Tuesday, November 17, 2015

Peace for Paris

I was riveted to the refresh button Friday night, trying to catch each news update coming out of Paris. It was unnerving. My husband was just there 2 weeks ago. Not that has anything to do with anything—except that more than ever I felt connected to Paris. I just hosted a family from France—not that they were directly in harm’s way, but to say I felt concerned.

As I do sometimes on this blog I’ll comment on social media. For and against it, like most of us.

Did anyone else notice that they received a safety check from friends in Paris? I’m not sure how I feel about this feature. I understand the utility of it, but am disheartened by the necessity. On one hand when there is a disaster such as the 2011 earthquake and tsunami in Japan, friends and relatives bombard emergency services in hopes of locating and assessing the safety of loved ones. The “helpers” as Fred Rogers called them are overwhelmed and if there is an easy fix such as that loved one pinging or checking in on Facebook to relieve the concern of others, then yes thank you for this tool.

Yet, I shake my head, what a messed up world we live in. That an auto-generated message informed me that Bastien Pourtout, a gifted photographer, was “marked safe during the Paris Terror Attacks.”

I also don’t know how I feel about those capital letters—for Terror Attacks. Like the news crawlers and logos that splash across the screens I turn to for information in times of Panic. It feels like a commodification of some terrible event that is happening right now, this moment. And I’m not ready for that.
Such as the icon tweeted out by Jean Jullien, Peace for Paris. 162.2k shares later: “. . . The world embraced it almost immediately. And now, not quite 24 hours later, people are printing it on T-shirts, on posters, and on flags. . .” To be fair he had no overarching purpose with the design. From Wired,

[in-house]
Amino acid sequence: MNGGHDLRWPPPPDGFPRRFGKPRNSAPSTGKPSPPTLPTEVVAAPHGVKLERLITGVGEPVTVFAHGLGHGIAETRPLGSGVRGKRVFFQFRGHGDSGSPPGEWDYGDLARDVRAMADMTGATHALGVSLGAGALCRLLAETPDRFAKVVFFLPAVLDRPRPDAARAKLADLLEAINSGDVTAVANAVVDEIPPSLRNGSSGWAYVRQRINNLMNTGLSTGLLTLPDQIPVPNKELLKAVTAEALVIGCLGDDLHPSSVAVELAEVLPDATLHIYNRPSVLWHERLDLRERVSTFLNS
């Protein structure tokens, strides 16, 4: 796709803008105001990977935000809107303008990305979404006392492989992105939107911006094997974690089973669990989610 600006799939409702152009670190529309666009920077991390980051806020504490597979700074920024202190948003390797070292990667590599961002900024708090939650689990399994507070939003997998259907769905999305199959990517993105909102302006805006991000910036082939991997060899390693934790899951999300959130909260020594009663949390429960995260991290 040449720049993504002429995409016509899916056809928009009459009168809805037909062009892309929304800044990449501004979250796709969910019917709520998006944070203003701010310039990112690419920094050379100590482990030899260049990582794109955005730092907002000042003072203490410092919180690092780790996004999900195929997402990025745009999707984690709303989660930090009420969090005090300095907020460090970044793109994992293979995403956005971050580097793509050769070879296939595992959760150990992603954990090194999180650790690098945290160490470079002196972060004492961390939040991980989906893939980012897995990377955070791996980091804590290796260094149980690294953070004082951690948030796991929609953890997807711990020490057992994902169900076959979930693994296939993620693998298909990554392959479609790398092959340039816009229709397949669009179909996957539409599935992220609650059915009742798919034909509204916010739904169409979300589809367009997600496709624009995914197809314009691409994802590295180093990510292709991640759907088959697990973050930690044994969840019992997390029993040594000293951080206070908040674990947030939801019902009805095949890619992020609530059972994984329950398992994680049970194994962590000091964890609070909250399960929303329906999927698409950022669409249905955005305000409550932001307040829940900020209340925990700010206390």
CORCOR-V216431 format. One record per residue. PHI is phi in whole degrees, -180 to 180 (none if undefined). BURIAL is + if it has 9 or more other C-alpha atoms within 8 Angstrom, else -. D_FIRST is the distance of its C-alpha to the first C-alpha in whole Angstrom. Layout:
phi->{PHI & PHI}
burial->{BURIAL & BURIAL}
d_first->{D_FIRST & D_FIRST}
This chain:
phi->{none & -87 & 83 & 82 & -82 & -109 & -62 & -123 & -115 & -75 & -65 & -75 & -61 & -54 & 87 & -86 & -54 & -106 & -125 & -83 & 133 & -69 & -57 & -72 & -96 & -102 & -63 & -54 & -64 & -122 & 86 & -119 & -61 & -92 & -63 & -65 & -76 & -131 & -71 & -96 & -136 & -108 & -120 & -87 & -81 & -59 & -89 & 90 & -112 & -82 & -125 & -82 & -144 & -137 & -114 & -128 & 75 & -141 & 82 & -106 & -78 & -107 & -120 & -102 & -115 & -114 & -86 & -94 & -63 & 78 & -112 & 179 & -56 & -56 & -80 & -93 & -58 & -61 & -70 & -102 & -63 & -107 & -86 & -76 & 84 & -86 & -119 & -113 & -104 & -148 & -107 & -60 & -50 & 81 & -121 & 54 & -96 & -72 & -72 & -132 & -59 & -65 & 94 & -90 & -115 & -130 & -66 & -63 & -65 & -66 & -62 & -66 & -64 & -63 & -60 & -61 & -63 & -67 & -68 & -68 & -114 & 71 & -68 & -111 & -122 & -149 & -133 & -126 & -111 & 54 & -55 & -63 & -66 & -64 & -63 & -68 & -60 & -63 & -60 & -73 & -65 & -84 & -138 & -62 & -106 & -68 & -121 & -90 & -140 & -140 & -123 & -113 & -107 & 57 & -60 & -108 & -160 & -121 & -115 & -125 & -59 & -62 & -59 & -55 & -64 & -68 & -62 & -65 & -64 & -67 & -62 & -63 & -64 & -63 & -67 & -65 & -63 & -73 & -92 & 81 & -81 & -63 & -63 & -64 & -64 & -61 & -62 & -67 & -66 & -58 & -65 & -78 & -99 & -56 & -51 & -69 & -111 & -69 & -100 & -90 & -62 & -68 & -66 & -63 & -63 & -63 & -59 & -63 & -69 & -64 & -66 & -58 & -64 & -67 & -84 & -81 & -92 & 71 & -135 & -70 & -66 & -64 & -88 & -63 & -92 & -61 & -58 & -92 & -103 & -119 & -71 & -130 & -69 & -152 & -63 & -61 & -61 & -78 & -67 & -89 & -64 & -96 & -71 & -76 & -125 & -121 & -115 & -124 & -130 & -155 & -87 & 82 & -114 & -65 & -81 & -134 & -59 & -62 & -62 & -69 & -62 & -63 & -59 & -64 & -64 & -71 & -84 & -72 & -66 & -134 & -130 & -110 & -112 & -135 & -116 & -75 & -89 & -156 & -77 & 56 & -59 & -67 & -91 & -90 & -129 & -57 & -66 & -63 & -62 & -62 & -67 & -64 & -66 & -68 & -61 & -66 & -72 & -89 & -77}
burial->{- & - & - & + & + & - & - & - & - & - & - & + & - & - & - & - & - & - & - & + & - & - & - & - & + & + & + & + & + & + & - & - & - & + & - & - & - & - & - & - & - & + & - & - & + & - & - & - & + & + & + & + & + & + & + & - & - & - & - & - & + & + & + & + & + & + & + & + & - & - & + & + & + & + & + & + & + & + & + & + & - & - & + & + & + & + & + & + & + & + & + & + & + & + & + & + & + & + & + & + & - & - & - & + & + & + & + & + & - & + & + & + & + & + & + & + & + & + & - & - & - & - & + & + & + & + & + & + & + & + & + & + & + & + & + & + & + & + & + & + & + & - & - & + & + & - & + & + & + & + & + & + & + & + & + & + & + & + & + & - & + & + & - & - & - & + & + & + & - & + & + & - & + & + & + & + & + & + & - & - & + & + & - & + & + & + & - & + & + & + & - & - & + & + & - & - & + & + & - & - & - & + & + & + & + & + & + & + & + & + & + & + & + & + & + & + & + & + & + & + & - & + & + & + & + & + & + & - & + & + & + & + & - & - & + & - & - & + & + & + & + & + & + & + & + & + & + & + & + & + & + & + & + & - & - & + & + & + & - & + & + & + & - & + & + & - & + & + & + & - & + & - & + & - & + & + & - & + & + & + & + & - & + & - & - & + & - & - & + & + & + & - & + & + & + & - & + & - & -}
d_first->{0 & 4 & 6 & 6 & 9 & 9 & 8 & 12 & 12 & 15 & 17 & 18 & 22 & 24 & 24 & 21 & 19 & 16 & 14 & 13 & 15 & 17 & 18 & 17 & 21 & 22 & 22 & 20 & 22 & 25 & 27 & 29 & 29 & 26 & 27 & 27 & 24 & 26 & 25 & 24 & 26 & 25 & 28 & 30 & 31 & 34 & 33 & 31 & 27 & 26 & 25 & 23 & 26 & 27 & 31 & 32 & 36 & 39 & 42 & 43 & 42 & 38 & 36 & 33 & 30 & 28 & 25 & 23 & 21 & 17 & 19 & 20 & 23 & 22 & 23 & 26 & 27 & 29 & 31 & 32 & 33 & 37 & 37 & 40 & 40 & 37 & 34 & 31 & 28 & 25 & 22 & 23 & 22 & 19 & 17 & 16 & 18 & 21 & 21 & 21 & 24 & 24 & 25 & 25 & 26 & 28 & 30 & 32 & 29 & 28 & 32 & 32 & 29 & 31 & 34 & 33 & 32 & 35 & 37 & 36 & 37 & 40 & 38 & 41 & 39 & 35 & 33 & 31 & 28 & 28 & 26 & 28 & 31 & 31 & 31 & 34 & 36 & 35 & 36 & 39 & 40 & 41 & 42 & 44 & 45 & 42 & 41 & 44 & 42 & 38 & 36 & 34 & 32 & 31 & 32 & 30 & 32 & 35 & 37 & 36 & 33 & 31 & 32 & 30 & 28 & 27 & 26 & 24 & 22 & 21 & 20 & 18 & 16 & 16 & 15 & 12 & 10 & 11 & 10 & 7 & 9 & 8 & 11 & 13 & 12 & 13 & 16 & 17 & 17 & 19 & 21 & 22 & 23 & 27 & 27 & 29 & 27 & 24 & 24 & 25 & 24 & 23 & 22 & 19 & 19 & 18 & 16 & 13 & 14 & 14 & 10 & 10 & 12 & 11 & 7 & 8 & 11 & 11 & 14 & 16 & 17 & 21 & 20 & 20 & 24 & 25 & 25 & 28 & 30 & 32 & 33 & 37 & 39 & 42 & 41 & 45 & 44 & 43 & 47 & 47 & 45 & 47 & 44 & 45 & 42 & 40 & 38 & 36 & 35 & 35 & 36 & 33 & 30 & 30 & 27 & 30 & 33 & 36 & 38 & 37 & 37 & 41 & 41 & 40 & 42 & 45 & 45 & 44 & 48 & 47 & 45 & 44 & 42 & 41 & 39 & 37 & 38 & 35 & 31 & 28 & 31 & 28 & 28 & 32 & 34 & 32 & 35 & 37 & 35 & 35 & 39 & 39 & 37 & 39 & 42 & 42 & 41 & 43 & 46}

Did you sit down with this image in mind?
No, to be honest. I didn’t do any sketches. It was a reaction.
I understand being almost ashamed of the traction this has gotten and the reach that it’s had. But at the same time, is it not the role of artists to give us symbols of strength and solidarity in times like this?
I agree. I just …

This is a difficult tension to balance. But in the midst of the chaos that evening, it brought many people together.

For a second. Before everyone started using the blue, white and red colors of the French flag as an overlay on their Facebook cover photo and critics turned up the heat—what about Kenya! What about Beirut?

Here is how a good and wise friend of mine responded:
Tiana Elaine Coleman
I think our hearts are big enough to grieve for many people, many countries, and many sad situations that we encounter daily.
I don't want to dissect anyone's grief ("why them and not them? ", "why that flag? " ...).
I don't want my grief dissected.
I want to grieve for a fallen and broken world that keeps choosing hate over love.
And after grieving I want to search for hope and healing, and be a part of bringing them to a world in desperate need of both.

And, yes, she had the French flag colors over her pic.

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